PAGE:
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  • Language tip of the week: feeling embarrassed

    In this weekly post, we bring more useful content from the Macmillan Dictionary to English language learners. In this series of language tips to accompany the Real Vocabulary theme we look at how you can expand your vocabulary in English by using different words and expressions instead of core vocabulary items. This set of language […]

    Read the full article
  • Blethering about blatherskite

    Among the recent additions to Macmillan’s Open Dictionary – crowdsourced through reader submissions – is the colourful word blatherskite. This can refer either to ‘a person who talks nonsense’ or to the nonsense itself: blatherskites talk blatherskite. Blatherskite is a compound in two parts. It was formed by joining blather – a noun and verb […]

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  • Language and words in the news – 3rd June, 2016

    This post contains a selection of links related to language and words in the news. These can be items from the latest news, blog posts or interesting websites related to global English, language change, education in general, and language learning and teaching in particular. Feel free to contact us if you would like to submit a link […]

    Read the full article
  • Language tip of the week: embarrassed

    In this weekly post, we bring more useful content from the Macmillan Dictionary to English language learners. In this series of language tips to accompany the Real Vocabulary theme we look at how you can expand your vocabulary in English by using different words and expressions instead of core vocabulary items. This set of language […]

    Read the full article

Recent Comments

Recent Comments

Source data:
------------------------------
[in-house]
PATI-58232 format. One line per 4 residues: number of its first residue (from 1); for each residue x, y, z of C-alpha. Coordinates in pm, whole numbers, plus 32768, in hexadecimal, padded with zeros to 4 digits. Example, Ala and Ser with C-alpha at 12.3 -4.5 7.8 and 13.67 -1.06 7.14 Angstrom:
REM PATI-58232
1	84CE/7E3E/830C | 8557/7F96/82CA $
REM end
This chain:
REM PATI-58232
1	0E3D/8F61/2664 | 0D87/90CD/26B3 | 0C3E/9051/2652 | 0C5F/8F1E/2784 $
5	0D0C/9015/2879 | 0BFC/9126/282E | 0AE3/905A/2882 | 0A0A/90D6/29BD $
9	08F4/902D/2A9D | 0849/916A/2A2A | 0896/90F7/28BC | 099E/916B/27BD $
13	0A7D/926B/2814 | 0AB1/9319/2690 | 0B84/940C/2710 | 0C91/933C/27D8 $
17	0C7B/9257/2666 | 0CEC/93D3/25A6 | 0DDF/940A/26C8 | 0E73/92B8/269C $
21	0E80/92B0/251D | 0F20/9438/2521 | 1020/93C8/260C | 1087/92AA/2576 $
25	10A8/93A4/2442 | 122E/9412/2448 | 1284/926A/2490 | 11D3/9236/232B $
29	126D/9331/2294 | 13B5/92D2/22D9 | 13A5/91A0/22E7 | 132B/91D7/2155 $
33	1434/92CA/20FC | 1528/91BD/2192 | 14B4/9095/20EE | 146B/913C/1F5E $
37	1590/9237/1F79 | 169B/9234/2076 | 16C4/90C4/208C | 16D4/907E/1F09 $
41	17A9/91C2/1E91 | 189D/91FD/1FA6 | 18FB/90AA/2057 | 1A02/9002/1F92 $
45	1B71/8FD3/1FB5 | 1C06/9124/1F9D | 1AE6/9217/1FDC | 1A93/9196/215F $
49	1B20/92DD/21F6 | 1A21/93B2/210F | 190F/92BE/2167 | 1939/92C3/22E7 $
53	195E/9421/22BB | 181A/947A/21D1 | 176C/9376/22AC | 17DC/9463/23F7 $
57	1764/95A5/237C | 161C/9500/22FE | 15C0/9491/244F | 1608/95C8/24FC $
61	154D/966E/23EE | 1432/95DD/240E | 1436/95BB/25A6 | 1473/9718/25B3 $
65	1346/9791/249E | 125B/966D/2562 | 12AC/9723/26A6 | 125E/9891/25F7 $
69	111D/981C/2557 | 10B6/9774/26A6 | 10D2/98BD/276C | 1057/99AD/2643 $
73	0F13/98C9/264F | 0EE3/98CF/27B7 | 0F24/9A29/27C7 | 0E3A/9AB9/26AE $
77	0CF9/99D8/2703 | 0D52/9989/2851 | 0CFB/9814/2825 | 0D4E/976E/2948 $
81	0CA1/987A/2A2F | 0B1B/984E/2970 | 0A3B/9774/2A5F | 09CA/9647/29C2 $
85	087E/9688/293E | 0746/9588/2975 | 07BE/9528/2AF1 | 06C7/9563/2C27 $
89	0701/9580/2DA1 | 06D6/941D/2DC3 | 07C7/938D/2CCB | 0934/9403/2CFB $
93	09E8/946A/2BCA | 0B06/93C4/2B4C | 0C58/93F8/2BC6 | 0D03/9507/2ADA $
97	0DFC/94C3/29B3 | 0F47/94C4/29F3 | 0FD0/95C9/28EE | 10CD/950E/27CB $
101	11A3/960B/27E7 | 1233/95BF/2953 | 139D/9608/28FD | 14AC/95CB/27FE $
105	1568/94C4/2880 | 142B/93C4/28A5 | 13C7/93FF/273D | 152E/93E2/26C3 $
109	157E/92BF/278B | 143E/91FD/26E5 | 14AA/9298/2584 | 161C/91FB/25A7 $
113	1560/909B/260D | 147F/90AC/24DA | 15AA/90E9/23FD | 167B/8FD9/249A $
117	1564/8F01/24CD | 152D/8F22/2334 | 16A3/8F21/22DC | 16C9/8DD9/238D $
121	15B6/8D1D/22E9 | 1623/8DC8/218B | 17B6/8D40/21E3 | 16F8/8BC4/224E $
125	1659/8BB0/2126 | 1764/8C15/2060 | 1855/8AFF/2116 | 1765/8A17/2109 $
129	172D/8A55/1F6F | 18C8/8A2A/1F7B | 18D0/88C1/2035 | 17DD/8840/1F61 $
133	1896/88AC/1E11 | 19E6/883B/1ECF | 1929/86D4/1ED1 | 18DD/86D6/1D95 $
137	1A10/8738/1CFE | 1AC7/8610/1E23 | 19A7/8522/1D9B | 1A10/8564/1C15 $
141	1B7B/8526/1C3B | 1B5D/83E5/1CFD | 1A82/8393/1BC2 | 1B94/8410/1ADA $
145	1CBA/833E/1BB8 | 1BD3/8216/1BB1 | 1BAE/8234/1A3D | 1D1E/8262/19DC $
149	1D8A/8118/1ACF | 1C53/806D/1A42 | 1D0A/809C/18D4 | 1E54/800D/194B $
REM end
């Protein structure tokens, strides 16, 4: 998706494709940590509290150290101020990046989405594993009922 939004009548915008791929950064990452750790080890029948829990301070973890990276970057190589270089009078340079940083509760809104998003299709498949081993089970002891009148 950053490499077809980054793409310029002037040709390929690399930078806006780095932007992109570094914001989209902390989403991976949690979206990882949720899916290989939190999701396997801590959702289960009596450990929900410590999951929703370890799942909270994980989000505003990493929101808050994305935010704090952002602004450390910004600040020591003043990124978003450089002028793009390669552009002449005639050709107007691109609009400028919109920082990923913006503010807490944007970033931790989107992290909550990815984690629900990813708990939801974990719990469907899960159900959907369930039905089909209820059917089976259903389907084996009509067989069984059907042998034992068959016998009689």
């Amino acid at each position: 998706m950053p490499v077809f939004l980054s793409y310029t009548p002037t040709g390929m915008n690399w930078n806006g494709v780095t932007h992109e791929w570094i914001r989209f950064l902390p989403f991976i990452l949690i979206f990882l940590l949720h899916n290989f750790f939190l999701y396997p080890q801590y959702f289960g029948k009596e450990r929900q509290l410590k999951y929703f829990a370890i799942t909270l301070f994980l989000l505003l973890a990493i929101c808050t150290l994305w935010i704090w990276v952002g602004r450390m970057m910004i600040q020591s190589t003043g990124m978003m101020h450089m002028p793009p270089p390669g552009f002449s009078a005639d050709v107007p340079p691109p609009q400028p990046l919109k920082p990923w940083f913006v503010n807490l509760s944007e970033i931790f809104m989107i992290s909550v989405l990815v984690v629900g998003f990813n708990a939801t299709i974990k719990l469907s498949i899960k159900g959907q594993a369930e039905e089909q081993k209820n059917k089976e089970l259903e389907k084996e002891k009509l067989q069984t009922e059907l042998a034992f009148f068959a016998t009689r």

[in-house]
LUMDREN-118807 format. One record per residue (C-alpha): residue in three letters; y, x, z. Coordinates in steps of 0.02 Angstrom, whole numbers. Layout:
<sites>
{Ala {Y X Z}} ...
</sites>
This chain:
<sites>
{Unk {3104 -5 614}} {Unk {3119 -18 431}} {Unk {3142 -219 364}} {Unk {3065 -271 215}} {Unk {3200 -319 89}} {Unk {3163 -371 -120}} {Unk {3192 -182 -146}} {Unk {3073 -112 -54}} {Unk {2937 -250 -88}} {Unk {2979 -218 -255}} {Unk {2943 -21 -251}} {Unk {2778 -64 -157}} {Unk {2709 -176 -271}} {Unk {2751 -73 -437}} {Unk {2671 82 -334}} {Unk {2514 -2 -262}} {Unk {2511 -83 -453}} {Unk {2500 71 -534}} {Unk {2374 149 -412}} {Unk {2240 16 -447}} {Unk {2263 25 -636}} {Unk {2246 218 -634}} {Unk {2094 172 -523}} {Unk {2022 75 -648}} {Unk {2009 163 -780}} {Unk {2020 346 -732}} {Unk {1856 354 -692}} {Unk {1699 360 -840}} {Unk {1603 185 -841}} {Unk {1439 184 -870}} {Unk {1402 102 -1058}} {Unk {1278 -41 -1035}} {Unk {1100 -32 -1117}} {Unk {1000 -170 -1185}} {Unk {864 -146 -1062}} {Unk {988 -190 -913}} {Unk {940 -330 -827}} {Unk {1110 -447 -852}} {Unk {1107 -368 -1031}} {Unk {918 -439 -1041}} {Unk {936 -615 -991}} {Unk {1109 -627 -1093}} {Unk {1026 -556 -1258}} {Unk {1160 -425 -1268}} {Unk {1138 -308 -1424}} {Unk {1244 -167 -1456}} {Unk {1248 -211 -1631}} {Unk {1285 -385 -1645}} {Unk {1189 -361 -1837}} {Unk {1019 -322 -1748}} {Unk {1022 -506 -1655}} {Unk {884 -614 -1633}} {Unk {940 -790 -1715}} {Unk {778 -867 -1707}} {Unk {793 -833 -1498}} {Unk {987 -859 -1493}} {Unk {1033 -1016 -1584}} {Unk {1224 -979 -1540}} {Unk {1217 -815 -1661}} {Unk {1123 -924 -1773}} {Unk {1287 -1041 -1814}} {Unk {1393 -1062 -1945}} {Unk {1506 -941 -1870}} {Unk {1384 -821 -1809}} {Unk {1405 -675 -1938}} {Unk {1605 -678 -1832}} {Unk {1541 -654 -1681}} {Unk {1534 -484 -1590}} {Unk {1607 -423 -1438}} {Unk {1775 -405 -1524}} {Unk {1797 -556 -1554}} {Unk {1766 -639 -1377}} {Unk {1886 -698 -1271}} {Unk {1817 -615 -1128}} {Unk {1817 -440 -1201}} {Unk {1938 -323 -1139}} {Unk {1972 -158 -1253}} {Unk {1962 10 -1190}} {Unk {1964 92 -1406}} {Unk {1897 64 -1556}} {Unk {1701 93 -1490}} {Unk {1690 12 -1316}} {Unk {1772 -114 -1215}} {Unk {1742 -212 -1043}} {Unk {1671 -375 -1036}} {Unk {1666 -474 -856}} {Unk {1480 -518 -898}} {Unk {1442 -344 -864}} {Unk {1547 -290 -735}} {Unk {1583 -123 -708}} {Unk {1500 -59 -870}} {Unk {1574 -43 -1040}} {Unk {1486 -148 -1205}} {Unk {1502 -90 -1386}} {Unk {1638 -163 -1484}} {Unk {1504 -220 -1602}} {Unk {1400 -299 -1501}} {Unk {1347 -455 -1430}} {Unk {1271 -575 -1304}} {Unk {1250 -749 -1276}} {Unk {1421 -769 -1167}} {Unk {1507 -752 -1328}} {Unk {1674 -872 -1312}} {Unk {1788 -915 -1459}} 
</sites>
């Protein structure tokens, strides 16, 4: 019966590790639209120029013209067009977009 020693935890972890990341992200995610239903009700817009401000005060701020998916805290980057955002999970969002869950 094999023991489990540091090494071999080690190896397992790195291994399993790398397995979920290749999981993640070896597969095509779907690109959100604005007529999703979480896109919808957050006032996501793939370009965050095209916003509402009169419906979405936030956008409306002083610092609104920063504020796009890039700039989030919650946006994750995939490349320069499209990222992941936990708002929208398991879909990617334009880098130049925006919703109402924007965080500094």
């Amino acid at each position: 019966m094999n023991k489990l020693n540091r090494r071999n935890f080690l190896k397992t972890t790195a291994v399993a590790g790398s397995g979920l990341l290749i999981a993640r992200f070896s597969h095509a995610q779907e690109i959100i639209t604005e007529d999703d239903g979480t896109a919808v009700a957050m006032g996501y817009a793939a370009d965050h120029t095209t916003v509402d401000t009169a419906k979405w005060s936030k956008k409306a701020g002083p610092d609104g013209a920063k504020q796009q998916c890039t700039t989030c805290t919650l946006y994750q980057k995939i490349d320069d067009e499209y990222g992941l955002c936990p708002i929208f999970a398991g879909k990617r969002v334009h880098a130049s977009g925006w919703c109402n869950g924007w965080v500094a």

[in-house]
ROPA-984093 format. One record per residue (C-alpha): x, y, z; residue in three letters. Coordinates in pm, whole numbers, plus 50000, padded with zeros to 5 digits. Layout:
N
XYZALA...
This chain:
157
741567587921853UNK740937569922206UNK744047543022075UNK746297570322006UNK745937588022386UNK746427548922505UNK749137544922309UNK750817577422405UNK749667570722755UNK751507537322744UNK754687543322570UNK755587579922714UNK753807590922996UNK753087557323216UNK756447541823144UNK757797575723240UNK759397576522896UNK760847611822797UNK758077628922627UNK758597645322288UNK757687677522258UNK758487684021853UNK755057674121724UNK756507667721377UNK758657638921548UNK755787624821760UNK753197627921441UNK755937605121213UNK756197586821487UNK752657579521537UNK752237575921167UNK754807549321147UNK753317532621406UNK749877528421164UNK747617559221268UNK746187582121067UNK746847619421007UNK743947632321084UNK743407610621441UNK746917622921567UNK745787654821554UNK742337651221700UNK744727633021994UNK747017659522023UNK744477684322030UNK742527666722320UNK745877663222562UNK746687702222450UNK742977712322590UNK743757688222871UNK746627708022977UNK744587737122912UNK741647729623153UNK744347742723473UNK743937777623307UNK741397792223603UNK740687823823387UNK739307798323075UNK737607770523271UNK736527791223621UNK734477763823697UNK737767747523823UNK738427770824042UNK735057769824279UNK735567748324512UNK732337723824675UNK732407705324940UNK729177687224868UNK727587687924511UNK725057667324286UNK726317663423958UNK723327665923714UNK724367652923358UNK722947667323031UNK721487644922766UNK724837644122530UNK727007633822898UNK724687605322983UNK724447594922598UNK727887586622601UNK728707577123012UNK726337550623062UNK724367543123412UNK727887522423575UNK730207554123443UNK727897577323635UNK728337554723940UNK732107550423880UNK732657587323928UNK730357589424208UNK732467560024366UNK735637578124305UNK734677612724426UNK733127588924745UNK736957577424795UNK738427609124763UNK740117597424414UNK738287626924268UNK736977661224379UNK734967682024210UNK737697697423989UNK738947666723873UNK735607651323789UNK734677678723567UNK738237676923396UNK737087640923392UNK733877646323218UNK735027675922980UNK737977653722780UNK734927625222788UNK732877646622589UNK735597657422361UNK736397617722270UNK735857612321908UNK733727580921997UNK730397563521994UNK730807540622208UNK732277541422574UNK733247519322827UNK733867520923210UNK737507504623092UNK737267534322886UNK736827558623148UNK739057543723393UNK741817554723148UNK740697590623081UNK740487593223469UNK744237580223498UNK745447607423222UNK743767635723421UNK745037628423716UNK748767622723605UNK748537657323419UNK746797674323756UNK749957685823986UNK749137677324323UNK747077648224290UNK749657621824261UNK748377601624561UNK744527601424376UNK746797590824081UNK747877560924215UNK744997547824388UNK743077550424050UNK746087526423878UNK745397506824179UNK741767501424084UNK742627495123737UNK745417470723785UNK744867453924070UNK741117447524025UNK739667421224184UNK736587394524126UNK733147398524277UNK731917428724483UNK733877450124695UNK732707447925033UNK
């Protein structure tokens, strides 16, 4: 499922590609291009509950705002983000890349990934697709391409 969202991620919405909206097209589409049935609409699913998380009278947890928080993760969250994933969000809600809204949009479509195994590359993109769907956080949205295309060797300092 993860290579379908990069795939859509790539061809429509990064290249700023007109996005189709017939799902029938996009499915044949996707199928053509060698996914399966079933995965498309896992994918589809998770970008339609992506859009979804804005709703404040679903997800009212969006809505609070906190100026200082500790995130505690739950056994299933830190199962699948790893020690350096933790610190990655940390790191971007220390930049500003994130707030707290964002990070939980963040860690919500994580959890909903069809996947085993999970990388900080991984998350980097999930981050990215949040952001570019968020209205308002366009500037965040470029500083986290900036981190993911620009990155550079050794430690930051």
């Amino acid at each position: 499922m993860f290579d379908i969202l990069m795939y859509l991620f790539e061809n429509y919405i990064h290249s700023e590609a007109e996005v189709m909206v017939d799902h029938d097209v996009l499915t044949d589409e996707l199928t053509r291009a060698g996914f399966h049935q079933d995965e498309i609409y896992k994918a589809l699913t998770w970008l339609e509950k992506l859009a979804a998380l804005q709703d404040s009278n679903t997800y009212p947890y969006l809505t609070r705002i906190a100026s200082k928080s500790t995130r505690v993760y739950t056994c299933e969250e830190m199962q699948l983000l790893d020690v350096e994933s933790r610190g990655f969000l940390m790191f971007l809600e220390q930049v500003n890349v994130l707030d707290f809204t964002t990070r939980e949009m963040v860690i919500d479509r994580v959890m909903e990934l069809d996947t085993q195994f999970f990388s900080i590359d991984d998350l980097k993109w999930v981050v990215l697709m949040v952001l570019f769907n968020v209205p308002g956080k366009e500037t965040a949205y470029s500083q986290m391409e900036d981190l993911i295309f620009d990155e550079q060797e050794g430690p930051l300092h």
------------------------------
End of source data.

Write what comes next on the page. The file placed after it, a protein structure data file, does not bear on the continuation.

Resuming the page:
• Posted by Patricia del Vall to Real Vocabulary Quiz, Question 9: can "momentarily" mean "soon" or "in a moment"? on June 24, 2016 I really like this full explanation from an expert on this field. I also find it cultural and useful. Please, keep on posting these interesting and attractive latest language use. Truthfully yours, Teacher former and National Translator Patricia del Vall

  • Posted by Stan Carey to Blethering about blatherskite on June 07, 2016 Thanks for letting me know, Adrian. I wouldn't have guessed it was so common. Blether is occasionally used in Ireland, but blather is a lot more common; it usually refers to the rambling speech itself, or is used as a verb for that activity.

  • Posted by Adrian Morgan to Blethering about blatherskite on June 07, 2016 "Blether", as a noun equivalent to "chatterbox", was commonplace when I lived in Scotland in the early eighties, ranking in ubiquity only slightly below "och", and "wee", with which it was often heard in conjunction. It was used, affectionately, of my preschooler sister.

  • Posted by dlm to Real Vocabulary Quiz, Question 1: When do you say "awesome"? on May 26, 2016 Hi there! I was in the States recently, specifically in Rocky Mountain country, and heard "awesome" being used in lieu of "thank you" as in - Here's your meal. - Awesome. or as a way of acknowledging what someone has said - whether or not what was said was "awesome" in any sense of the word! - Turn left at the corner and you'll see it about 100 yards ahead of you. Can't miss it. - Awesome. Maybe I've been...

  • Posted by Stan Carey to Flat adverbs are exceeding fine on May 16, 2016 The Years with Ross (1959), James Thurber's account of the early years of the New Yorker, has a lovely example. It describes James M. Cain at Thanksgiving dinner "putting the turkey, platter and all, on the floor and carving it, blandly going on with the story he was telling, and he told stories exceeding well."